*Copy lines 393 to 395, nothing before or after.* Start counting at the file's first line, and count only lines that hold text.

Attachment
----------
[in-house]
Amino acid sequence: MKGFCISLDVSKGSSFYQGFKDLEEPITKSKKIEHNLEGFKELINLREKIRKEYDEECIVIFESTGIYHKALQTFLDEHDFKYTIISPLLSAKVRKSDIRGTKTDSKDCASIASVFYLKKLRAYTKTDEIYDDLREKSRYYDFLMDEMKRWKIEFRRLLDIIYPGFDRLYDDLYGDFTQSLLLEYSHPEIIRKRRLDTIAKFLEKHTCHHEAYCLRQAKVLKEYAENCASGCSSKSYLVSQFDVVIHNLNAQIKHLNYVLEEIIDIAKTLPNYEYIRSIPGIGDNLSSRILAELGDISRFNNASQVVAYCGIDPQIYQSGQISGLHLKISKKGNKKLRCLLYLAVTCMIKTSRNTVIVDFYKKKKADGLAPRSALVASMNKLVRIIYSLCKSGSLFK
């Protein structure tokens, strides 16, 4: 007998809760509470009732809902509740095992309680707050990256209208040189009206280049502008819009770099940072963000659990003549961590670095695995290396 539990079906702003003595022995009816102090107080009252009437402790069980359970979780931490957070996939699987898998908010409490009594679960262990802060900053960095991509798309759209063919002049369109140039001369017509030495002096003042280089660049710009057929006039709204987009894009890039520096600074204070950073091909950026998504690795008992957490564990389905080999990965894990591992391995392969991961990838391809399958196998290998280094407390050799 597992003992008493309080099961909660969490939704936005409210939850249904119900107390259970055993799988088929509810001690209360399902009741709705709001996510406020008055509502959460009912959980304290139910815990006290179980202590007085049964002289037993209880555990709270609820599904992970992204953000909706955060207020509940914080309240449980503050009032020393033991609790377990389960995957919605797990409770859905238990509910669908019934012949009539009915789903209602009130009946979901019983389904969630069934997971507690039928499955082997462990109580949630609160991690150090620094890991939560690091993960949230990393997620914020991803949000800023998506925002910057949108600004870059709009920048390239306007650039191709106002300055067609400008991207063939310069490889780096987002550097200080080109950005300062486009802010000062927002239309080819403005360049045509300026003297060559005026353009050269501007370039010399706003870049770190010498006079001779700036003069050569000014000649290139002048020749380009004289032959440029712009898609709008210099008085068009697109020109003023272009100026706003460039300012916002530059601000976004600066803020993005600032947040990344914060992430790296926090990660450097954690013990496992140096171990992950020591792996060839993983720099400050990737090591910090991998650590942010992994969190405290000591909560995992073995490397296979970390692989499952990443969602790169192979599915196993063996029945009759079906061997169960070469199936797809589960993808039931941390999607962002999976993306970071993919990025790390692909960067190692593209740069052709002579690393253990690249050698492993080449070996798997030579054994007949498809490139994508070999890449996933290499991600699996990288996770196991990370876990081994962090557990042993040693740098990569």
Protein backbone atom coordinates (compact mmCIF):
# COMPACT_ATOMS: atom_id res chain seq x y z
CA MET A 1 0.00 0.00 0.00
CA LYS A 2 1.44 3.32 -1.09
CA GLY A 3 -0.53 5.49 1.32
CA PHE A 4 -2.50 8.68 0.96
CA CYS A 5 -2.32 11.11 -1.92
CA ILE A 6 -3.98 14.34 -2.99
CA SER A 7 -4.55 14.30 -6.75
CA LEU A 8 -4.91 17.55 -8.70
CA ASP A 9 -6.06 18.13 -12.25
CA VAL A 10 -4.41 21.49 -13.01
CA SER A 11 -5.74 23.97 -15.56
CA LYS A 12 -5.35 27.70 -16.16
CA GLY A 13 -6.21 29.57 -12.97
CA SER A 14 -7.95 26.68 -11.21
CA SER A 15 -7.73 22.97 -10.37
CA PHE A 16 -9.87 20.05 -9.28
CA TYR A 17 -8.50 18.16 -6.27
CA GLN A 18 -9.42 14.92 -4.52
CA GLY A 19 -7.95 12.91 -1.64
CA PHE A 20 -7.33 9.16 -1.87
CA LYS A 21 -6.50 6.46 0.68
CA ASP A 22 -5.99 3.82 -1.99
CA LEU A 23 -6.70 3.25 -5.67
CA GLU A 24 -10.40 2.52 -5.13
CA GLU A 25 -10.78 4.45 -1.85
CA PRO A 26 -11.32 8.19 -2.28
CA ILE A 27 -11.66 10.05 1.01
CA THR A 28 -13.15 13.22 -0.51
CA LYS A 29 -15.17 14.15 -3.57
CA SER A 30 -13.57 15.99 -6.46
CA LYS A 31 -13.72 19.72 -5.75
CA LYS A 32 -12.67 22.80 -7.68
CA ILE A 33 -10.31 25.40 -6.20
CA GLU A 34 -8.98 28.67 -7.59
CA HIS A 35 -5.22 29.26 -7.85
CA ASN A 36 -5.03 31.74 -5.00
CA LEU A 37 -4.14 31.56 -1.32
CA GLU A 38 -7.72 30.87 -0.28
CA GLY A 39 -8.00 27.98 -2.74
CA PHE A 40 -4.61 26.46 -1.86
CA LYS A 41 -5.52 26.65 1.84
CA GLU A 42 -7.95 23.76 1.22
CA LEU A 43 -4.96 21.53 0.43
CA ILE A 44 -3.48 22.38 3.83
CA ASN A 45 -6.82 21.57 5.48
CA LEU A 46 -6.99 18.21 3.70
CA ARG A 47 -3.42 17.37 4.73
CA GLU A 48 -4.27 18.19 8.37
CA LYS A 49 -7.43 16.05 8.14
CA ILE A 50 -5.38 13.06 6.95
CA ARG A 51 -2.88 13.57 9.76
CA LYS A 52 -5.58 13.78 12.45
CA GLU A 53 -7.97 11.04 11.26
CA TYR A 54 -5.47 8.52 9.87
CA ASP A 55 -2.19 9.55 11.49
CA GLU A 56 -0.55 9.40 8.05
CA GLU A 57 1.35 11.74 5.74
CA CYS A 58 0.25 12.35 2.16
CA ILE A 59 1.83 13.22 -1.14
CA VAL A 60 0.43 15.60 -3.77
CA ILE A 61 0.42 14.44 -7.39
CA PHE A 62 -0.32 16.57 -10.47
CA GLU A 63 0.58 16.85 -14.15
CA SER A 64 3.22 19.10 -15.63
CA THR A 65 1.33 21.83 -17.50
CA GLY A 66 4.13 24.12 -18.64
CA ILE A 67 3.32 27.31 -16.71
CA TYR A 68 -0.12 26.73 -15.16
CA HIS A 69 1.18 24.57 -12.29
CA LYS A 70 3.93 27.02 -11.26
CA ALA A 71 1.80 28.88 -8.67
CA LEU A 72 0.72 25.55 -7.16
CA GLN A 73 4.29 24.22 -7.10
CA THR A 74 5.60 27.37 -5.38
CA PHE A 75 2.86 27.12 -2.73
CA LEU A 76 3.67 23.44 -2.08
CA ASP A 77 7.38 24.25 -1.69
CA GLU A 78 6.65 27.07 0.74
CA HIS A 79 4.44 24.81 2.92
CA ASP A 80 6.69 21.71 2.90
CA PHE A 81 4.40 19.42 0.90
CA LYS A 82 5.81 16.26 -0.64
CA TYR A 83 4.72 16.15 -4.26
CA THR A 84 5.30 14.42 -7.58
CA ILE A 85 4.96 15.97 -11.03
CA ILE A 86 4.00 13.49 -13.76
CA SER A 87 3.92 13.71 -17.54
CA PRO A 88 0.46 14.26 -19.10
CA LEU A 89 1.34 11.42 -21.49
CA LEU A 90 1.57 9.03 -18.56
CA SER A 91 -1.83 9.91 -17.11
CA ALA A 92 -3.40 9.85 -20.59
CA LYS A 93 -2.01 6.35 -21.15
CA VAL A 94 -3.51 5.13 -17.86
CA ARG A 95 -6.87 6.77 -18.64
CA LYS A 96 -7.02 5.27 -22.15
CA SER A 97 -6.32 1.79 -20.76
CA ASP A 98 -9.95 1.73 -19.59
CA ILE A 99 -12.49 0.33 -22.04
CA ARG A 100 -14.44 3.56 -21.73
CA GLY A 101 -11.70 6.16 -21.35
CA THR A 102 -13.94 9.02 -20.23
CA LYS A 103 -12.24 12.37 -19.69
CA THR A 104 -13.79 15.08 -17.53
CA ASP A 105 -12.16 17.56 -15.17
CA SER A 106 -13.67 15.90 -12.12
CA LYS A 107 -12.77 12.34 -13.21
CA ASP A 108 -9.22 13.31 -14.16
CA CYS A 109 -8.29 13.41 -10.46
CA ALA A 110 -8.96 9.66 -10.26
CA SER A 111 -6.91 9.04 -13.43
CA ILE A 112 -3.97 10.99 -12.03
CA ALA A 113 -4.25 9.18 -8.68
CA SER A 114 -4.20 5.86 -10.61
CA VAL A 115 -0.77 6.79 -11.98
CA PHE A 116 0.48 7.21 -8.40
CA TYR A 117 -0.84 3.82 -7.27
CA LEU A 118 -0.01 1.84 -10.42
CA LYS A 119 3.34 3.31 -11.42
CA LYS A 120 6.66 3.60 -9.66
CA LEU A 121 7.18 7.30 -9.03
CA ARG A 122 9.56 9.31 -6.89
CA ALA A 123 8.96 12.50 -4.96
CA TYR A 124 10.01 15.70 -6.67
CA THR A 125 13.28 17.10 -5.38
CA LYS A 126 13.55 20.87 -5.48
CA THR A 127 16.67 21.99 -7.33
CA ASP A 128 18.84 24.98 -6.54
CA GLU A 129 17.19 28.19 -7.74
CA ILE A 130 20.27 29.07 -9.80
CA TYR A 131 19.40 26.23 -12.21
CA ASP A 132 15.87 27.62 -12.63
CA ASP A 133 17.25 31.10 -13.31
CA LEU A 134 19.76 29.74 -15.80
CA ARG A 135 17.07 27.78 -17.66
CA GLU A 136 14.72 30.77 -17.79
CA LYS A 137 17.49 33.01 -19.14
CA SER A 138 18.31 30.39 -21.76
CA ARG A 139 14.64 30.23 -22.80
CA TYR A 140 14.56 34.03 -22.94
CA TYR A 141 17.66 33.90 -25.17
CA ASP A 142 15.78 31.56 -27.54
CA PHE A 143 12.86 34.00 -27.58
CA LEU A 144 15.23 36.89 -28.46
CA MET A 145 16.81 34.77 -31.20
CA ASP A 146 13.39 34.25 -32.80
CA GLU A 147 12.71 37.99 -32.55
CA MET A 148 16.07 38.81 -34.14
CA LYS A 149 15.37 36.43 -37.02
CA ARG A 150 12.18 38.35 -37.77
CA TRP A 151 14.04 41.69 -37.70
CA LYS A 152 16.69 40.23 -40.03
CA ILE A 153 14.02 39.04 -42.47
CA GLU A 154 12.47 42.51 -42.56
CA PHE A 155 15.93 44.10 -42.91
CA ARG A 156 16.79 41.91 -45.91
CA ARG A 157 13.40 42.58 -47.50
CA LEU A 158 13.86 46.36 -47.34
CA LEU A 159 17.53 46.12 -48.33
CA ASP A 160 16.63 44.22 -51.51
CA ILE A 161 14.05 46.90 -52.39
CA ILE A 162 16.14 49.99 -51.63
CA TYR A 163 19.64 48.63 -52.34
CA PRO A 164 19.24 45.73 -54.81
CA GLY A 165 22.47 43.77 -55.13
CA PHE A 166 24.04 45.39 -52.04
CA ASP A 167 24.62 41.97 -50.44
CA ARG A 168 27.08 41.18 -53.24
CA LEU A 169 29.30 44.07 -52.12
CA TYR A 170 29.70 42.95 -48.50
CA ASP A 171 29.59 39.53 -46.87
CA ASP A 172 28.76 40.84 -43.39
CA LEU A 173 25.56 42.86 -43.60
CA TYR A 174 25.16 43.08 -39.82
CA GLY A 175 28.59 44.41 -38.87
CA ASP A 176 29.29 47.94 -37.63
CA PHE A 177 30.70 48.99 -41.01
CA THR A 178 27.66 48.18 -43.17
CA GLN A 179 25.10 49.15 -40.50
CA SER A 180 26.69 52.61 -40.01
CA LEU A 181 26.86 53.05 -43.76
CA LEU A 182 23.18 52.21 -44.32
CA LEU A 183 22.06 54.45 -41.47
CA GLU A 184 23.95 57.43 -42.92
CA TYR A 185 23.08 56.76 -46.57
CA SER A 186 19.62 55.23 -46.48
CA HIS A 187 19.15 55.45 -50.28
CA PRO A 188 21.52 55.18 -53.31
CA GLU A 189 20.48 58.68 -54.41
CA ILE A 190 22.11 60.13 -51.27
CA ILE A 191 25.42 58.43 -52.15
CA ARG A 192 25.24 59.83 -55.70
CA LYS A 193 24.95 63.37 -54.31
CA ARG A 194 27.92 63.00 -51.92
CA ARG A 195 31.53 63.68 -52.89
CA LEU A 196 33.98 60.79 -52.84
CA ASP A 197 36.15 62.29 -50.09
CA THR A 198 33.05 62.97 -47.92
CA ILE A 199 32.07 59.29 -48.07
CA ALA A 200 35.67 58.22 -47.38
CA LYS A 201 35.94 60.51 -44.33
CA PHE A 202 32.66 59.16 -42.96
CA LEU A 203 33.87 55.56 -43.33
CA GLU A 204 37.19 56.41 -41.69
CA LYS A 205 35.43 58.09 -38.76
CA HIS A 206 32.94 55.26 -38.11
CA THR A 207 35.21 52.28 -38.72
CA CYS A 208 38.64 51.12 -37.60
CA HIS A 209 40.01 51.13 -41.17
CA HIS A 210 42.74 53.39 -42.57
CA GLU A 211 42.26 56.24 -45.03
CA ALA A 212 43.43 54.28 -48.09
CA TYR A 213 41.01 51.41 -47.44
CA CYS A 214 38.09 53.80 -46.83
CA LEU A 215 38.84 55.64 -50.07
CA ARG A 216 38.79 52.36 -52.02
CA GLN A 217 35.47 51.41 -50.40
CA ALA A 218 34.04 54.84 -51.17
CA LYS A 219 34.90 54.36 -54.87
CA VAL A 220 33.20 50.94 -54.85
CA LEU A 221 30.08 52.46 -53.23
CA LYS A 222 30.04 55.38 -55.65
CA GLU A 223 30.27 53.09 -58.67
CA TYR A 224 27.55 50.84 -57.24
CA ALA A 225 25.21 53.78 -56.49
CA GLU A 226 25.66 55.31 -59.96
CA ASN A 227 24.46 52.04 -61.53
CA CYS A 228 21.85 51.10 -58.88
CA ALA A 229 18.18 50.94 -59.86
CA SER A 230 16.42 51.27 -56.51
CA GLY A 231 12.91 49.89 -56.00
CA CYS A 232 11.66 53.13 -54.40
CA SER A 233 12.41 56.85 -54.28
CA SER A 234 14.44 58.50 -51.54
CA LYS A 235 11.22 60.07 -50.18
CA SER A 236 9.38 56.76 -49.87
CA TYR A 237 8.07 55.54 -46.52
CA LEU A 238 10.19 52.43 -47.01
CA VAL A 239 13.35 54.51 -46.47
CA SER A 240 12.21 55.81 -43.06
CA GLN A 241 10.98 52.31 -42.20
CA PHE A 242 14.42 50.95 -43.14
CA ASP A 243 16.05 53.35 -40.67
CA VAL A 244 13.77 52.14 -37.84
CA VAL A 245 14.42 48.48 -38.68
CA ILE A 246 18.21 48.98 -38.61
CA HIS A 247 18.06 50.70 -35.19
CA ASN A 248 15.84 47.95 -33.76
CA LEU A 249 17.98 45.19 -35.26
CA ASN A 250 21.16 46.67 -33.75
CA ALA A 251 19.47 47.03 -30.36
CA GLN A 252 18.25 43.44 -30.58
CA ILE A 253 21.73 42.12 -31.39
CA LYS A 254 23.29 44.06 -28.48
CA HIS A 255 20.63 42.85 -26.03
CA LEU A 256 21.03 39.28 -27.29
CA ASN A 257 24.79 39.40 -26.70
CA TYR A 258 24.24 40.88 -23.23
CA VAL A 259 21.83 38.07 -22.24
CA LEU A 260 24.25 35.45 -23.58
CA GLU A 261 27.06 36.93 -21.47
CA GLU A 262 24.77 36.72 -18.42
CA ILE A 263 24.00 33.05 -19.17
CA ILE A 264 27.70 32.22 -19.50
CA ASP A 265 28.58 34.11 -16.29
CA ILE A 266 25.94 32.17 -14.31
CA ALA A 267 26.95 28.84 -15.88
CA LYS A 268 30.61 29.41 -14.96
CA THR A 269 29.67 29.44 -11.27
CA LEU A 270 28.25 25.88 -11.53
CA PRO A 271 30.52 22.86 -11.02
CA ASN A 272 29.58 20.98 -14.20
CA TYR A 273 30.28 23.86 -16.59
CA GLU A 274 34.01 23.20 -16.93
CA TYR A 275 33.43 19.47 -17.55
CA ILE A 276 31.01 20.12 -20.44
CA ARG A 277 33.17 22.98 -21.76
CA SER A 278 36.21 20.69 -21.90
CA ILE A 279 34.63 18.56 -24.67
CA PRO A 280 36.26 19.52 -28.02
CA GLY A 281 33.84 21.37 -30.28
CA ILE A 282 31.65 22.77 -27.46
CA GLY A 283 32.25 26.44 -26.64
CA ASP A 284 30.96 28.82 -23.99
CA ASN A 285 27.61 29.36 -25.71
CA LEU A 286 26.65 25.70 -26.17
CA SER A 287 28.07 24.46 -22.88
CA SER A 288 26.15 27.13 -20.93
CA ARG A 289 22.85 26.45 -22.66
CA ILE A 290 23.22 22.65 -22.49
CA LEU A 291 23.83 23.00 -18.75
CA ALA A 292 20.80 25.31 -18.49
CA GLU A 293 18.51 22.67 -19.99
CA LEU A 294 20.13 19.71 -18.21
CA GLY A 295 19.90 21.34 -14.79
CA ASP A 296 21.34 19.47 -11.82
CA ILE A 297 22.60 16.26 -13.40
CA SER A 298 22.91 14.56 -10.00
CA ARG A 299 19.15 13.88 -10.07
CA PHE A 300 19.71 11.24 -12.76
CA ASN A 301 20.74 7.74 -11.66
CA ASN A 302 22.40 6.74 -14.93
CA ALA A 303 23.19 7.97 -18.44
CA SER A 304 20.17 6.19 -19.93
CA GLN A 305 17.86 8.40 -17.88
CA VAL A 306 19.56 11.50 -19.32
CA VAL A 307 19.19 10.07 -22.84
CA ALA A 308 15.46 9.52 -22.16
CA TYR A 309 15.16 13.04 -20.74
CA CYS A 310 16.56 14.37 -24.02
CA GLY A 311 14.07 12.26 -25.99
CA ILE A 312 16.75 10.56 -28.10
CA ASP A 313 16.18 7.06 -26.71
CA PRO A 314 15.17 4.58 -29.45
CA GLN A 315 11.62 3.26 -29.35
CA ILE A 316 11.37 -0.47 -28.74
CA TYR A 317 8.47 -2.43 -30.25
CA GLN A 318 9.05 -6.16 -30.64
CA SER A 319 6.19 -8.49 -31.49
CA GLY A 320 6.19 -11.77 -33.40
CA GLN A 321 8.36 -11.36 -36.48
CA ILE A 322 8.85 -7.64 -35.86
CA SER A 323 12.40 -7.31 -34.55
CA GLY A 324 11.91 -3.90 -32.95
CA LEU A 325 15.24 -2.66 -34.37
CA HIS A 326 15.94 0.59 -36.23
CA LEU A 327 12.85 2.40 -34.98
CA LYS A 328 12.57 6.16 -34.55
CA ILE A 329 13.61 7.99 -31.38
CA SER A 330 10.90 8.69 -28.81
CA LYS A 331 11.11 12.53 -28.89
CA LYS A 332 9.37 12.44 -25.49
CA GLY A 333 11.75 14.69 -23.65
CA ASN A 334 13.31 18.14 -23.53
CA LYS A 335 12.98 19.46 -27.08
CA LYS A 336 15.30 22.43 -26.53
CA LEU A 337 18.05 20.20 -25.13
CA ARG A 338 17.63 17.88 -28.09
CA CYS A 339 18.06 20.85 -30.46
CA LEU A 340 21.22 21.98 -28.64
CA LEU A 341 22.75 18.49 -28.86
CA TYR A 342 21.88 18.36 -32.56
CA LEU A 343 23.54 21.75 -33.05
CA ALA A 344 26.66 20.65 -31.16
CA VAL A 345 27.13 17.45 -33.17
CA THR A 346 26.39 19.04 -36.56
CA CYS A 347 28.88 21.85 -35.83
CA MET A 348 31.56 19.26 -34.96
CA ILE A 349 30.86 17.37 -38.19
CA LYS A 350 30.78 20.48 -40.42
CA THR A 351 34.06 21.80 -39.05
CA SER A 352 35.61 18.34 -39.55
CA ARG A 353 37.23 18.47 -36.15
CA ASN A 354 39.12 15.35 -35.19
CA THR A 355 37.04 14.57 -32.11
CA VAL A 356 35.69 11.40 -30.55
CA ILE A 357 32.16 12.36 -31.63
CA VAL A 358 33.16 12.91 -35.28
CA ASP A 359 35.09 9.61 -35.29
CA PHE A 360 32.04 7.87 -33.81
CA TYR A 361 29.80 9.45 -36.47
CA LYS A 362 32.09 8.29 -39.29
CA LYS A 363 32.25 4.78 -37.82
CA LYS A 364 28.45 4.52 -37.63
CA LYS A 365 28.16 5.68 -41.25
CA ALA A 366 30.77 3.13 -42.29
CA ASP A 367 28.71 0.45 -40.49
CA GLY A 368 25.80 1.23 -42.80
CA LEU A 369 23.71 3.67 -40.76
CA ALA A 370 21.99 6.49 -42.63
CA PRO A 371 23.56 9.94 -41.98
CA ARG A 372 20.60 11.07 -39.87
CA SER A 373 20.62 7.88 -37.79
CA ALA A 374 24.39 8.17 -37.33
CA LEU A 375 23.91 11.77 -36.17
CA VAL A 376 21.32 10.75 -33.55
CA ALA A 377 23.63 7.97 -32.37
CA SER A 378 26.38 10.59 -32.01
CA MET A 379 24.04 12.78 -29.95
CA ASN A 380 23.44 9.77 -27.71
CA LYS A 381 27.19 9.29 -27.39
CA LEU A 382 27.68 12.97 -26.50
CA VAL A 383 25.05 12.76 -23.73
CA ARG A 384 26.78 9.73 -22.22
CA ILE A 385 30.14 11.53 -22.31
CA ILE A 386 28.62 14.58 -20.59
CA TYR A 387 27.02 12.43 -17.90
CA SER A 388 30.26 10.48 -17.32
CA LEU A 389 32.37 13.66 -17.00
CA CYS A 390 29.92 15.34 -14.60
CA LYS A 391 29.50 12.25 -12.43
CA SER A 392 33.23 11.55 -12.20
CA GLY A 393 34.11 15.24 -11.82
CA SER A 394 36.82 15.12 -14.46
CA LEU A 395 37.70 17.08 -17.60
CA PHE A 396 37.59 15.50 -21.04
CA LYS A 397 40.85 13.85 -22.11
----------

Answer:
CA SER A 388 30.26 10.48 -17.32
CA LEU A 389 32.37 13.66 -17.00
CA CYS A 390 29.92 15.34 -14.60